My grandmother would freak out if she saw what I made on Pancake Tuesday earlier this week.
I’m not sure how it started, but traditionally my grandmother (who still lives in India), and then her daughters (including my mum), would make these delicious crepes stuffed with a sweetened coconut filling on Shrove Tuesday/Pancake Tuesday/Mardi Gras. I’ve never come across this concoction anywhere else in the world; neither in stores or home-made by other people. So it is something special for me and over the last couple of years, I’ve continued the custom.
Since I didn’t have a recipe, I went by taste. The secret ingredient (I suppose not so secret anymore) is cardamom infused into a mixture of coconut, sugar, milk and almonds. The aroma is heavenly – exotic and somehow evocative. I had made a little bundle of cardamom pods in a square of muslin and let it simmer in a saucepan with the other ingredients.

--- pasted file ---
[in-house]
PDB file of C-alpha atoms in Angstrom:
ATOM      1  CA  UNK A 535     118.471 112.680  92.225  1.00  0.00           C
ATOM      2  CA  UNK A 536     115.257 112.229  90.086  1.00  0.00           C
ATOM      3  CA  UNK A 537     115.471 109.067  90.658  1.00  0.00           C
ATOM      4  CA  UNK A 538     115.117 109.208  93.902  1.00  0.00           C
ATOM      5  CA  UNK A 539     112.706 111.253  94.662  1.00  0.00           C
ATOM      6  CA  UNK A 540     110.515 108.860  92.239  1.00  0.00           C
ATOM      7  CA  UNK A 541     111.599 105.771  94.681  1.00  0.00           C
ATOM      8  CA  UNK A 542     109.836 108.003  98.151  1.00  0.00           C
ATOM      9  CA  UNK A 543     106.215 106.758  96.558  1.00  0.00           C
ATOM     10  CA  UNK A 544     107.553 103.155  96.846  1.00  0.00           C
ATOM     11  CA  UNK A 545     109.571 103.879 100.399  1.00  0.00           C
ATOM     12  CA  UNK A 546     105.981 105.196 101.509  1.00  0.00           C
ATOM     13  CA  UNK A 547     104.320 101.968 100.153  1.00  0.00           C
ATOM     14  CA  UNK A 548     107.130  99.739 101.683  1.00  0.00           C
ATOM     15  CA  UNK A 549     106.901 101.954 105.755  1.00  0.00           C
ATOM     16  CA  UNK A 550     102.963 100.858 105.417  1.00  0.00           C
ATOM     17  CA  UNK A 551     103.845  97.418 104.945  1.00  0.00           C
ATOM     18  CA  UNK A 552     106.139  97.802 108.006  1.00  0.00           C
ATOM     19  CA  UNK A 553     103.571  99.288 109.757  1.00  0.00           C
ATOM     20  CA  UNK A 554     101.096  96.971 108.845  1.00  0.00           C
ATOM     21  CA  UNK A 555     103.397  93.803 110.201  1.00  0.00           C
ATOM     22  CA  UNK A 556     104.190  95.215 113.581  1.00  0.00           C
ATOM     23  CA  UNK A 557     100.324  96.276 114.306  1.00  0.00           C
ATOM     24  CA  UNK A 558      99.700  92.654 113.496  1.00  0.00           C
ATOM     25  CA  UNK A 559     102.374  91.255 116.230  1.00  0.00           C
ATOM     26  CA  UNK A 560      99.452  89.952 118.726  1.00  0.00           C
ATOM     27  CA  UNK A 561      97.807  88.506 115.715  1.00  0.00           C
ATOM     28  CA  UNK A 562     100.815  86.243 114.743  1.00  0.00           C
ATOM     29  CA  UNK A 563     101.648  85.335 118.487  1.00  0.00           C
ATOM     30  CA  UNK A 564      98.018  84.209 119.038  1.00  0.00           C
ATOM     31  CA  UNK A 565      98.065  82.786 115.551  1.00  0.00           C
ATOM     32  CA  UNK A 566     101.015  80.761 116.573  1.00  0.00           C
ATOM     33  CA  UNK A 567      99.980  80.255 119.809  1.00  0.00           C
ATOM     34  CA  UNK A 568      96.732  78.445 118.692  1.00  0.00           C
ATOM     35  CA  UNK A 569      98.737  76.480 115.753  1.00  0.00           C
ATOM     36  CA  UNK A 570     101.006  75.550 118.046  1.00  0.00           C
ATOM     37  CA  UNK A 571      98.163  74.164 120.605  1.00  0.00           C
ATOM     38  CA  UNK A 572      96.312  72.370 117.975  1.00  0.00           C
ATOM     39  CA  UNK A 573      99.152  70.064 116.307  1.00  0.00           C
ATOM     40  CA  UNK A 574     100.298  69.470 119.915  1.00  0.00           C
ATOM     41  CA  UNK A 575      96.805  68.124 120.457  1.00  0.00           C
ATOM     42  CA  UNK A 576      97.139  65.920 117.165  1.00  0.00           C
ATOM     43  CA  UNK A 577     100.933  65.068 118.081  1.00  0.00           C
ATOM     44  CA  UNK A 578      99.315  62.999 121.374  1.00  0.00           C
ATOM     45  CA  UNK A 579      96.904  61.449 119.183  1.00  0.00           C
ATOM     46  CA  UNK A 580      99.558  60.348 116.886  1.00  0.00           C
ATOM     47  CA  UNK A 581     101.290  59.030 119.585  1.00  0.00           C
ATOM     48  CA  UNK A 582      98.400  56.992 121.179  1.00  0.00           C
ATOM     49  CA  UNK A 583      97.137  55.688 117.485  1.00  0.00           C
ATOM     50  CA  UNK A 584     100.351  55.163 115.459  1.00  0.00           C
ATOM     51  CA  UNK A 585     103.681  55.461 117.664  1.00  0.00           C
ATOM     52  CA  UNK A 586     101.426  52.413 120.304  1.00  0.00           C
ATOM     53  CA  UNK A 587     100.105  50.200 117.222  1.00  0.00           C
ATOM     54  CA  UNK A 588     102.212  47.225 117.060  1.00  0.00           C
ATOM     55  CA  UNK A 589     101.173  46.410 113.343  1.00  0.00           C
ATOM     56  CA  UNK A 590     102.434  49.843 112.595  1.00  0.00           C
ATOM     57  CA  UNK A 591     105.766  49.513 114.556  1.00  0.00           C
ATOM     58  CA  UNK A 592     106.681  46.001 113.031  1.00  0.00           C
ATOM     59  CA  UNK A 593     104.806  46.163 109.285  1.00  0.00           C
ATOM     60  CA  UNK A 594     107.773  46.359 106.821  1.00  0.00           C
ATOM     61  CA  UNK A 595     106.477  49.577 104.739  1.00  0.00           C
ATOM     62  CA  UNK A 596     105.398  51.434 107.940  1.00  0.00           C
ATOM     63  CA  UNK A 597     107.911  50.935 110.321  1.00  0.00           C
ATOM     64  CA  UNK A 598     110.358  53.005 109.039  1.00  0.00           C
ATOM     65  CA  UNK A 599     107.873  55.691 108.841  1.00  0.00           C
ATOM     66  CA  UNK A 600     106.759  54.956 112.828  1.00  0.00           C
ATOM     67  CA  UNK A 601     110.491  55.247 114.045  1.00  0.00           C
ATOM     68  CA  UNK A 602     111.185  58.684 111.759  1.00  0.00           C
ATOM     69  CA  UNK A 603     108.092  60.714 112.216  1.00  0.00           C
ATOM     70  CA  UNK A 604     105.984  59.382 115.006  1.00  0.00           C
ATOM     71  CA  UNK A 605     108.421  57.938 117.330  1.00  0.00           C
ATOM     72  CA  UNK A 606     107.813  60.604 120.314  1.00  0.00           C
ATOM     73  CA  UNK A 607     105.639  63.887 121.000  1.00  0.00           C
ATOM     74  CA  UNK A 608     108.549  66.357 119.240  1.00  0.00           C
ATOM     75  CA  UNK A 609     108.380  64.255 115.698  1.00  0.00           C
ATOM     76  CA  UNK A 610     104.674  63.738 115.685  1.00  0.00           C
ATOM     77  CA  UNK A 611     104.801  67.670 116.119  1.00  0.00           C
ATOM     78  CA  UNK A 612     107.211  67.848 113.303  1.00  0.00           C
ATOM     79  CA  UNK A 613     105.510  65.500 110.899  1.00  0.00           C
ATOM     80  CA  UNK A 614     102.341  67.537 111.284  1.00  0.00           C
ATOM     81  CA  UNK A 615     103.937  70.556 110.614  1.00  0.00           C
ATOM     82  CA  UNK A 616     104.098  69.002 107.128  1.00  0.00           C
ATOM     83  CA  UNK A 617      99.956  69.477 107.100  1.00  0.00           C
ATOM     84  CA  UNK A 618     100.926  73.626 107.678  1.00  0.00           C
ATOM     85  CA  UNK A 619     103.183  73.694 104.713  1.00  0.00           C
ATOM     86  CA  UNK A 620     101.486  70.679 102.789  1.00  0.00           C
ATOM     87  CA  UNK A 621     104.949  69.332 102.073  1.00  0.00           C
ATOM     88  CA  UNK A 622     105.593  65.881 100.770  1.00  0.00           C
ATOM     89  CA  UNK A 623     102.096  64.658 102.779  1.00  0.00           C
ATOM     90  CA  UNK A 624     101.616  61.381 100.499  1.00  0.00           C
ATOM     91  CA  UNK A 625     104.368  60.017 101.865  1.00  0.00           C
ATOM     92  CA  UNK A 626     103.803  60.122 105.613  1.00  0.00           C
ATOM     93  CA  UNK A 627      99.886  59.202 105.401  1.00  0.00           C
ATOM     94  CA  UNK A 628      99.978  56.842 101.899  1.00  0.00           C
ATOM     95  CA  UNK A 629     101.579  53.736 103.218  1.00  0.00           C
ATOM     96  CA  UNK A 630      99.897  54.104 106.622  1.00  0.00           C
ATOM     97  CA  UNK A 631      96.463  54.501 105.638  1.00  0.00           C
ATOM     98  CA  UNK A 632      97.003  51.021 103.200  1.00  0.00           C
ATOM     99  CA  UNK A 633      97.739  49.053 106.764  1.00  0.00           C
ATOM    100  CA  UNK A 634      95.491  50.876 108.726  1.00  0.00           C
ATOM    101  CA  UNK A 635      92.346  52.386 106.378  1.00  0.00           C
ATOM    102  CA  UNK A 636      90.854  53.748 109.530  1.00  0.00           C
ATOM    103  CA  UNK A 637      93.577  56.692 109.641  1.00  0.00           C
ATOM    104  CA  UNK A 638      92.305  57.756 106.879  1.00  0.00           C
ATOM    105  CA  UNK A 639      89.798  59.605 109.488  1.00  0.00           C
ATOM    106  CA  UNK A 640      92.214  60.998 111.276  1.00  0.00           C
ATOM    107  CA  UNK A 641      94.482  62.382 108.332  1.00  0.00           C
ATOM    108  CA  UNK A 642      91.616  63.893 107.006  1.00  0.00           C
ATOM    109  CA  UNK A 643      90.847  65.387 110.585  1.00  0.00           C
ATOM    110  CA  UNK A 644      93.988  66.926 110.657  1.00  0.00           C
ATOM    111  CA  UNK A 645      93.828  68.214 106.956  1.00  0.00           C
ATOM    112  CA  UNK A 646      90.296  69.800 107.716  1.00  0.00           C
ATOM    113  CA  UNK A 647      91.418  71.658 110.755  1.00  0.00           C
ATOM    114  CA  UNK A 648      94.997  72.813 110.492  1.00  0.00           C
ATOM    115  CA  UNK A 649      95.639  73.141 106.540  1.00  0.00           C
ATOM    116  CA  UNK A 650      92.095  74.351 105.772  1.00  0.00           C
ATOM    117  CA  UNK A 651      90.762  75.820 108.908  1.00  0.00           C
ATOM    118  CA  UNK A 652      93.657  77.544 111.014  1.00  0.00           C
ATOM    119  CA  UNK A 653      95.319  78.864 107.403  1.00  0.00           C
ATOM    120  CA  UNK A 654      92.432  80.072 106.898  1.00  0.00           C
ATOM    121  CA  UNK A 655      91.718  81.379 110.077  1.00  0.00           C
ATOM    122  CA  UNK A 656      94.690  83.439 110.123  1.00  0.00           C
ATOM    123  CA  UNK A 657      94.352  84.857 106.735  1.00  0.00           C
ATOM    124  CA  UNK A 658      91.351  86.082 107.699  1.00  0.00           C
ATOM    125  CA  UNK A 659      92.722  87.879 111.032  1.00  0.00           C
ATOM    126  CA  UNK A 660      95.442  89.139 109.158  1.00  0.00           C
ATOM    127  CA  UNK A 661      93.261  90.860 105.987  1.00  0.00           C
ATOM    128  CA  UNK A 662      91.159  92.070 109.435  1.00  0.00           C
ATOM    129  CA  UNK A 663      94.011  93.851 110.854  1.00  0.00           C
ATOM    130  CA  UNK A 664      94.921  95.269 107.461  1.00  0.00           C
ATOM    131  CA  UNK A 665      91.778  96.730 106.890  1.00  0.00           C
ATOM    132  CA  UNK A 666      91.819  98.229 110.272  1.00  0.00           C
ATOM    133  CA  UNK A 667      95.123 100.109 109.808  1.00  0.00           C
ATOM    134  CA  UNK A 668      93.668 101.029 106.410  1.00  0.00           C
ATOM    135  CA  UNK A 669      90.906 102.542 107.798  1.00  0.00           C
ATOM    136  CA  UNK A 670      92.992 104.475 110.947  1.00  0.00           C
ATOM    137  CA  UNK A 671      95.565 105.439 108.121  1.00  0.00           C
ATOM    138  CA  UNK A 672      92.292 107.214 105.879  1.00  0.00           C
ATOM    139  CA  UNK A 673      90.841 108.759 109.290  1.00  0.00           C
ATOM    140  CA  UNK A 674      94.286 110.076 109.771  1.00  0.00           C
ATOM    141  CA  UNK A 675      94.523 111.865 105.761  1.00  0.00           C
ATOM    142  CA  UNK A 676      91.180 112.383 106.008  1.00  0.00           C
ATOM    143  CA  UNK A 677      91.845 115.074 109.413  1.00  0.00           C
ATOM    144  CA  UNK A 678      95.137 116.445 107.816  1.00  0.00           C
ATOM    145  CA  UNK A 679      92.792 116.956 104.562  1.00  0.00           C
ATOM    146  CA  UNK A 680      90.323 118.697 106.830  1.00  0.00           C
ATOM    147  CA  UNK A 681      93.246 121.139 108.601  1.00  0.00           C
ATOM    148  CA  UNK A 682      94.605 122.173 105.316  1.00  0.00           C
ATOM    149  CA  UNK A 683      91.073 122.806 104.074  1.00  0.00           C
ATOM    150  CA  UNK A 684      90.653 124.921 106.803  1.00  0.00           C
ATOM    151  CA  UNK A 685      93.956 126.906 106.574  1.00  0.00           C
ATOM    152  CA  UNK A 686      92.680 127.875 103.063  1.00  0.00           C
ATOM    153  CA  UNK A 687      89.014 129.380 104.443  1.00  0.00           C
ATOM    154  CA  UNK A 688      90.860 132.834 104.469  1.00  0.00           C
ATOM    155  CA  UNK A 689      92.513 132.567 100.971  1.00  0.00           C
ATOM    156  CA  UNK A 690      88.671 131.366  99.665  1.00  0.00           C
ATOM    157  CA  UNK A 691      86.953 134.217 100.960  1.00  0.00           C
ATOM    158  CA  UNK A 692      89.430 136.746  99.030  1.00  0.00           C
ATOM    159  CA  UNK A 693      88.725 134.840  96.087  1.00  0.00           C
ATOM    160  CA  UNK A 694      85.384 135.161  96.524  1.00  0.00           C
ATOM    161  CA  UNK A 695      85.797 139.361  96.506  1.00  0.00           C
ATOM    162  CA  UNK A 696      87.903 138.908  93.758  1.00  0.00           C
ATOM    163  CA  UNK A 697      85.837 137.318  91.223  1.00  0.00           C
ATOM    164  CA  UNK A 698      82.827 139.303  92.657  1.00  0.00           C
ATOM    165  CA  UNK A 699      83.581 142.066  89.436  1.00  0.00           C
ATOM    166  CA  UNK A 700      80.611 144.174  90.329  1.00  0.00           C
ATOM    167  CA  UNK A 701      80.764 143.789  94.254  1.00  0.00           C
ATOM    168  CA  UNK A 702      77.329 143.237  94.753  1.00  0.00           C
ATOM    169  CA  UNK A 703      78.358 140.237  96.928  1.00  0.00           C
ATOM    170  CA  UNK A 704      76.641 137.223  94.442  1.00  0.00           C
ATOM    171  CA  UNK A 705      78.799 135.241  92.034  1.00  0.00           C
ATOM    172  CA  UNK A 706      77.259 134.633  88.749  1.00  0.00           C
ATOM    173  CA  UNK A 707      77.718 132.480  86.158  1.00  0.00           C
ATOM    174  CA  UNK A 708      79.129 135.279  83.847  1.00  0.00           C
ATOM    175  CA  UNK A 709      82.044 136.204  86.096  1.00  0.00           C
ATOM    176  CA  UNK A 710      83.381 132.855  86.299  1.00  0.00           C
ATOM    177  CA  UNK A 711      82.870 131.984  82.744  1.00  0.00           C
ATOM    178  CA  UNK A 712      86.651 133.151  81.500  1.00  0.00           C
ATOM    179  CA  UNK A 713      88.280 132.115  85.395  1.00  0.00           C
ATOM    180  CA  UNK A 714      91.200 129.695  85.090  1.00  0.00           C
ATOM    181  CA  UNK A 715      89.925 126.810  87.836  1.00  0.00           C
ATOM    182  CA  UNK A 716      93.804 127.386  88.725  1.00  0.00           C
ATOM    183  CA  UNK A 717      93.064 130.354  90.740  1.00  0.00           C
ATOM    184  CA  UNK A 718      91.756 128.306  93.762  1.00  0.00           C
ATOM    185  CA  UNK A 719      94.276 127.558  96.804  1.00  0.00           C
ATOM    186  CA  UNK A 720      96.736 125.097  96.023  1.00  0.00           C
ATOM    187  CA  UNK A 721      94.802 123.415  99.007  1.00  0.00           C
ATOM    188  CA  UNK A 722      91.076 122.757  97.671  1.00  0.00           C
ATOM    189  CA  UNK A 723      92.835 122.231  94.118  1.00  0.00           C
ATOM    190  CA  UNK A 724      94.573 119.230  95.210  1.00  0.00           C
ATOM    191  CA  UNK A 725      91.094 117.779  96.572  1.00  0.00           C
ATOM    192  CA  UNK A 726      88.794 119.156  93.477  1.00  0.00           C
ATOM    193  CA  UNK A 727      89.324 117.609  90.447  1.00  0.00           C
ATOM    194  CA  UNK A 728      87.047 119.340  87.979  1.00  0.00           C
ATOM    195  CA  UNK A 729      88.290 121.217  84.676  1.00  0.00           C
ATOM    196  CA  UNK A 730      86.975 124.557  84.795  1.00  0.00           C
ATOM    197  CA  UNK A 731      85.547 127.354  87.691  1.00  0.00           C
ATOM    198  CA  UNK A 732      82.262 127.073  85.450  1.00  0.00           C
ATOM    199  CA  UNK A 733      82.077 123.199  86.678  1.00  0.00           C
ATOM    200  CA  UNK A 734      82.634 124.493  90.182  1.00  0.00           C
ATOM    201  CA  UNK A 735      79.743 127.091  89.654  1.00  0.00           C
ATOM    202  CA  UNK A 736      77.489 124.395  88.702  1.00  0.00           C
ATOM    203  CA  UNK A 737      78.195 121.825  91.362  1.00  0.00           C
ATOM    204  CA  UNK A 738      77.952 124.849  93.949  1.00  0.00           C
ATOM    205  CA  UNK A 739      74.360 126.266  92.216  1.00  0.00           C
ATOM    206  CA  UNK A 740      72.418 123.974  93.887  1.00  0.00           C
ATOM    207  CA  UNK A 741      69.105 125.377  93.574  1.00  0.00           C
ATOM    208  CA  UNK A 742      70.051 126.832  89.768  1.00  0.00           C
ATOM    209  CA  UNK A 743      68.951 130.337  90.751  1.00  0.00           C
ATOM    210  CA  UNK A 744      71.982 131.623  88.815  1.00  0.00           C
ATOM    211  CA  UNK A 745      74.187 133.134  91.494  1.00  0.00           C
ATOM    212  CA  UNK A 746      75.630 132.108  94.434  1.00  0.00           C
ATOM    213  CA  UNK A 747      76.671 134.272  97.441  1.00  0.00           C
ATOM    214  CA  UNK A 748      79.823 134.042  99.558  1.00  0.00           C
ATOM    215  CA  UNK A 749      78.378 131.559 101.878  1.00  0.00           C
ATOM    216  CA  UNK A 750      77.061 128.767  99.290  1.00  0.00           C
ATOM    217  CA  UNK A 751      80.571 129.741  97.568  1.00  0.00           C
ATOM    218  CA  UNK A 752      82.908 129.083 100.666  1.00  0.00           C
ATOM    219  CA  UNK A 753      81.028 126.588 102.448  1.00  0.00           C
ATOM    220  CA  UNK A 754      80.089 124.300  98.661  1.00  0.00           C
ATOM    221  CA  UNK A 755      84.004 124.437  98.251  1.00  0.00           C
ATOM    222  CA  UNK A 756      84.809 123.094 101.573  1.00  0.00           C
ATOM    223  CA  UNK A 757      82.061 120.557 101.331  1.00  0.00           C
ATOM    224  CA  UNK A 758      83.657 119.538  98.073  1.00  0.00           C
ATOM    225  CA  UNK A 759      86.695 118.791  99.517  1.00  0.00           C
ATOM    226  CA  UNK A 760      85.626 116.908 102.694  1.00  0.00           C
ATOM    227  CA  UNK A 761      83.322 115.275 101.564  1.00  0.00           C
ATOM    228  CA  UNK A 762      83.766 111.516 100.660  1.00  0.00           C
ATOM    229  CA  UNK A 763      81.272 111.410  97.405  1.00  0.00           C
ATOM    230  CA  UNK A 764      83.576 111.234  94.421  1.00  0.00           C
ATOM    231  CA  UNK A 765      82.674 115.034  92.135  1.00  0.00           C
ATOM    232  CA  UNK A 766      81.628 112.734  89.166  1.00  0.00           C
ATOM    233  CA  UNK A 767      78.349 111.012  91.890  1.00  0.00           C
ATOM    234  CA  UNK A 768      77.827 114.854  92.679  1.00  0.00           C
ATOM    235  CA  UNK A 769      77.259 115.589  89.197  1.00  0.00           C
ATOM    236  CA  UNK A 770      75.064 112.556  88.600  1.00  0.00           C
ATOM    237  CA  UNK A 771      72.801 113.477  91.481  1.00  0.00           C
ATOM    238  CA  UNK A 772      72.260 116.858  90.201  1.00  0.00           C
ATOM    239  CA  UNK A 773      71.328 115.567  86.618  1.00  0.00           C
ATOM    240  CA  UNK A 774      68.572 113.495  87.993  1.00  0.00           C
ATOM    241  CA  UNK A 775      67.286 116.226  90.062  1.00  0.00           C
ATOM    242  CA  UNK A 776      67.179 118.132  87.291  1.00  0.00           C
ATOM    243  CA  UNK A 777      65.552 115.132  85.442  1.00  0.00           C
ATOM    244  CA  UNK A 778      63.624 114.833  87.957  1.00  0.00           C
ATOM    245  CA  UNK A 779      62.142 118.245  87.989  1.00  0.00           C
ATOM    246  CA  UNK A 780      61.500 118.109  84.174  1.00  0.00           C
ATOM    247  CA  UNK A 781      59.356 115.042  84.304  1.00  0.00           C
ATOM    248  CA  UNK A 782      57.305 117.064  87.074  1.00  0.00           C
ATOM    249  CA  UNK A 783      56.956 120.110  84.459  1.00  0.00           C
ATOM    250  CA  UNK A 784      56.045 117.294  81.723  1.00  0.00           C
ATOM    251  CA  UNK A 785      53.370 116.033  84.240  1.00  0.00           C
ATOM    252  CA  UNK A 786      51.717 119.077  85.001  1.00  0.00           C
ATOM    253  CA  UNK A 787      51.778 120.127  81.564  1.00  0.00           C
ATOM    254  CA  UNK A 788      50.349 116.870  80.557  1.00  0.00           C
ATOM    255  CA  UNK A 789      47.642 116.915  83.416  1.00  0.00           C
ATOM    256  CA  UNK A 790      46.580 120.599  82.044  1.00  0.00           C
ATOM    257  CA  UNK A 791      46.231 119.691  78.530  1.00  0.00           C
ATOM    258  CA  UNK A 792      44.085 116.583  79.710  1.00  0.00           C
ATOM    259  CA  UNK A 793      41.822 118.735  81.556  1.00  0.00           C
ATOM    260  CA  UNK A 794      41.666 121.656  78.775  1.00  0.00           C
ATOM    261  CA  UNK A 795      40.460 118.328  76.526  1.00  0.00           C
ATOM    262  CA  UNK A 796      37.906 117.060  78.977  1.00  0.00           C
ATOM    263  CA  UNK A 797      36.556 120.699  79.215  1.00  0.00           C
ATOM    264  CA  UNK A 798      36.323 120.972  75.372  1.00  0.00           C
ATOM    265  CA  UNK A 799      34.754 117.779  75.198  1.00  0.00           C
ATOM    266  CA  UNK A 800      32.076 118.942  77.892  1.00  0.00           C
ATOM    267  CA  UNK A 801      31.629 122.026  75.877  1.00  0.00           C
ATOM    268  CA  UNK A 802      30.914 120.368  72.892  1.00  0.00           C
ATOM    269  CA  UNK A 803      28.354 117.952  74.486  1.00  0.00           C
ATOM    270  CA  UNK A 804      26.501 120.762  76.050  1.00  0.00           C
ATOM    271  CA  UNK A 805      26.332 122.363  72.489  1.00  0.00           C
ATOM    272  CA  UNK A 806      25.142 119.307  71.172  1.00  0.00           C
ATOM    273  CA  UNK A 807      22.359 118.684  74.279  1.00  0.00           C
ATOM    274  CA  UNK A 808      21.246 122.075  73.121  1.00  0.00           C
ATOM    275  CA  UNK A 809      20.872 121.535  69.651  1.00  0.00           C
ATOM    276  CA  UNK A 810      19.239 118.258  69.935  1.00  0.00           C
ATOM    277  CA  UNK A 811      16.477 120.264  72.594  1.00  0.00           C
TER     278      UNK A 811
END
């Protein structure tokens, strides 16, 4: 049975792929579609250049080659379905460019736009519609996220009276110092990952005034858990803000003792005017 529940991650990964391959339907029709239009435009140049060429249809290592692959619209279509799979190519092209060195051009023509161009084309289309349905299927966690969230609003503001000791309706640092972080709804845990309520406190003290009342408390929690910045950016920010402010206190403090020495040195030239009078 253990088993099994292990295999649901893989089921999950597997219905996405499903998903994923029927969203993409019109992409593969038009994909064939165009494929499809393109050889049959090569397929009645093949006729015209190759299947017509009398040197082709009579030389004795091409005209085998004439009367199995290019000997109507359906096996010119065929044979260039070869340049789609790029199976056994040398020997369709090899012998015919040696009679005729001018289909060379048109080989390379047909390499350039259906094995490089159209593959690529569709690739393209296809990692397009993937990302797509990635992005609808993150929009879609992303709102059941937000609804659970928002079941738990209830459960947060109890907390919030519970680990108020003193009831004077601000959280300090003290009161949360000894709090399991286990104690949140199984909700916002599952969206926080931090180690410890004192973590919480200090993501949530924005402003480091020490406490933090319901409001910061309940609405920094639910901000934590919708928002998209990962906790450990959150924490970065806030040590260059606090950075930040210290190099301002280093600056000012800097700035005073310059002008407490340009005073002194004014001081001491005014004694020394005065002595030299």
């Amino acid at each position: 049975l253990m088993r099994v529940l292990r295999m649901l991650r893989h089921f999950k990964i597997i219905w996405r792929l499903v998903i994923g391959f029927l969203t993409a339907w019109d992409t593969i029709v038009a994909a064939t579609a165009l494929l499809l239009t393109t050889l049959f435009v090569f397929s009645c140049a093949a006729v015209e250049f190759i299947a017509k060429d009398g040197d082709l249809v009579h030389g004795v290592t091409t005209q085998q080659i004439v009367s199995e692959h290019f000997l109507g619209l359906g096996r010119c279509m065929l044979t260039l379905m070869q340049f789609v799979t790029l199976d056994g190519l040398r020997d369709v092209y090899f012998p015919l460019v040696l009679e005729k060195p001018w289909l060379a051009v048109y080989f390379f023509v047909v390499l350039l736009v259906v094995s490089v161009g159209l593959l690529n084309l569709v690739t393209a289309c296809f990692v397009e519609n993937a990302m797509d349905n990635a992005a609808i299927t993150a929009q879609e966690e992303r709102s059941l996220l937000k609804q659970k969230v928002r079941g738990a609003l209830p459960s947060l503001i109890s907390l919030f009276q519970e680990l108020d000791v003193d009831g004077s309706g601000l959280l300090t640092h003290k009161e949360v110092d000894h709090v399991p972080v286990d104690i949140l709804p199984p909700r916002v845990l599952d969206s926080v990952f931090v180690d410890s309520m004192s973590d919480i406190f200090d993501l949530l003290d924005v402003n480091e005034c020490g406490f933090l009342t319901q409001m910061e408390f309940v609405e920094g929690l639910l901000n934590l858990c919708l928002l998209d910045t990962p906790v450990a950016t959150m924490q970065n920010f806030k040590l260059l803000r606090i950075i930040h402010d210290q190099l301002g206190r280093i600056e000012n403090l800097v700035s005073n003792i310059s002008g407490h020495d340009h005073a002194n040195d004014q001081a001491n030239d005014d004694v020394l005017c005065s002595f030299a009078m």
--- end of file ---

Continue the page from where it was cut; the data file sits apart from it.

The way my mum and grandmother used to make it, the coconut was delicately coloured a pretty pastel pink. So this year I did make half a batch of pink coconut as a tribute to them. But the little bottle of blue food colour was much too tempting. Honestly, why would they make blue food colour if you weren’t supposed to use it? I made blue coconut mix. My aunt practically screamed when she saw it on Skype, and I definitely heard my mum mutter, “Good Lord, that child!!” (yes, she still refers to me as “that child” despite the fact that I’m 28), but they were every bit as delicious as the pink ones.
See the full recipe here.
Kulsum over at JourneyKitchen and I were wondering (twittering?) about something sweet to cook with carrots, besides the same old carrot cake with cream cheese frosting. I remembered the kids cookbook sitting on my bookshelf.